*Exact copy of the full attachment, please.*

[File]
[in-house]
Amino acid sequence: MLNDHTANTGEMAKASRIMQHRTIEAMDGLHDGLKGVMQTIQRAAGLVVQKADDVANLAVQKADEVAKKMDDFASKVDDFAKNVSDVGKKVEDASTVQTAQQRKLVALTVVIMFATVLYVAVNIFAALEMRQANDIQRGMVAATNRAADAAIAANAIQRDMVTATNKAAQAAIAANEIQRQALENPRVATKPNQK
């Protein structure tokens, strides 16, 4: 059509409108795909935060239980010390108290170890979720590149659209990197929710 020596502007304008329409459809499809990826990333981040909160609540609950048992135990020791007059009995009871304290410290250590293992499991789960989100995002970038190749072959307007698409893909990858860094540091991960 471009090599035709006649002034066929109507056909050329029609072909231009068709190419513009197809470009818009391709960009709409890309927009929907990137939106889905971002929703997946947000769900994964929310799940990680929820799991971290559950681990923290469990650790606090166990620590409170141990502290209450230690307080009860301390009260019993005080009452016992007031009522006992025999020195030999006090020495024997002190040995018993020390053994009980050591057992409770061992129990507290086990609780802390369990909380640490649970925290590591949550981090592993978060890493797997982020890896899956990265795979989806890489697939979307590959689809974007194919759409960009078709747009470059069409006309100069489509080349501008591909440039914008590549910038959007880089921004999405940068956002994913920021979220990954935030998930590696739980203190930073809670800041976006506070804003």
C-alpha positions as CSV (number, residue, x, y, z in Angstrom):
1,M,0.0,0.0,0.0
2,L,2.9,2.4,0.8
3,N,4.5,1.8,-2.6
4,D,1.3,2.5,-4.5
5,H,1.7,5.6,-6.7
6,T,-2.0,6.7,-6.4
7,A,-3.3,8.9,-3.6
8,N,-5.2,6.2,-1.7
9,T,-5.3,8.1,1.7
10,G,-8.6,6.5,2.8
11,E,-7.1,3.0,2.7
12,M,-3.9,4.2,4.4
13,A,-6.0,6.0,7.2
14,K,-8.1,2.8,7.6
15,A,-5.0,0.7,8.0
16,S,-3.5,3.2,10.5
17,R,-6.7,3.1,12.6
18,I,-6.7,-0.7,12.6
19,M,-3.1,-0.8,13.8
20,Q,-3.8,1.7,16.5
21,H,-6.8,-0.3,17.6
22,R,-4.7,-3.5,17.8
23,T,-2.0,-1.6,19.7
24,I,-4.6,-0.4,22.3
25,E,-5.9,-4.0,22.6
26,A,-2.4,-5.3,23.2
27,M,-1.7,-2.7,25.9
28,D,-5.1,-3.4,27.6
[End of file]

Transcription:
[in-house]
Amino acid sequence: MLNDHTANTGEMAKASRIMQHRTIEAMDGLHDGLKGVMQTIQRAAGLVVQKADDVANLAVQKADEVAKKMDDFASKVDDFAKNVSDVGKKVEDASTVQTAQQRKLVALTVVIMFATVLYVAVNIFAALEMRQANDIQRGMVAATNRAADAAIAANAIQRDMVTATNKAAQAAIAANEIQRQALENPRVATKPNQK
């Protein structure tokens, strides 16, 4: 059509409108795909935060239980010390108290170890979720590149659209990197929710 020596502007304008329409459809499809990826990333981040909160609540609950048992135990020791007059009995009871304290410290250590293992499991789960989100995002970038190749072959307007698409893909990858860094540091991960 471009090599035709006649002034066929109507056909050329029609072909231009068709190419513009197809470009818009391709960009709409890309927009929907990137939106889905971002929703997946947000769900994964929310799940990680929820799991971290559950681990923290469990650790606090166990620590409170141990502290209450230690307080009860301390009260019993005080009452016992007031009522006992025999020195030999006090020495024997002190040995018993020390053994009980050591057992409770061992129990507290086990609780802390369990909380640490649970925290590591949550981090592993978060890493797997982020890896899956990265795979989806890489697939979307590959689809974007194919759409960009078709747009470059069409006309100069489509080349501008591909440039914008590549910038959007880089921004999405940068956002994913920021979220990954935030998930590696739980203190930073809670800041976006506070804003």
C-alpha positions as CSV (number, residue, x, y, z in Angstrom):
1,M,0.0,0.0,0.0
2,L,2.9,2.4,0.8
3,N,4.5,1.8,-2.6
4,D,1.3,2.5,-4.5
5,H,1.7,5.6,-6.7
6,T,-2.0,6.7,-6.4
7,A,-3.3,8.9,-3.6
8,N,-5.2,6.2,-1.7
9,T,-5.3,8.1,1.7
10,G,-8.6,6.5,2.8
11,E,-7.1,3.0,2.7
12,M,-3.9,4.2,4.4
13,A,-6.0,6.0,7.2
14,K,-8.1,2.8,7.6
15,A,-5.0,0.7,8.0
16,S,-3.5,3.2,10.5
17,R,-6.7,3.1,12.6
18,I,-6.7,-0.7,12.6
19,M,-3.1,-0.8,13.8
20,Q,-3.8,1.7,16.5
21,H,-6.8,-0.3,17.6
22,R,-4.7,-3.5,17.8
23,T,-2.0,-1.6,19.7
24,I,-4.6,-0.4,22.3
25,E,-5.9,-4.0,22.6
26,A,-2.4,-5.3,23.2
27,M,-1.7,-2.7,25.9
28,D,-5.1,-3.4,27.6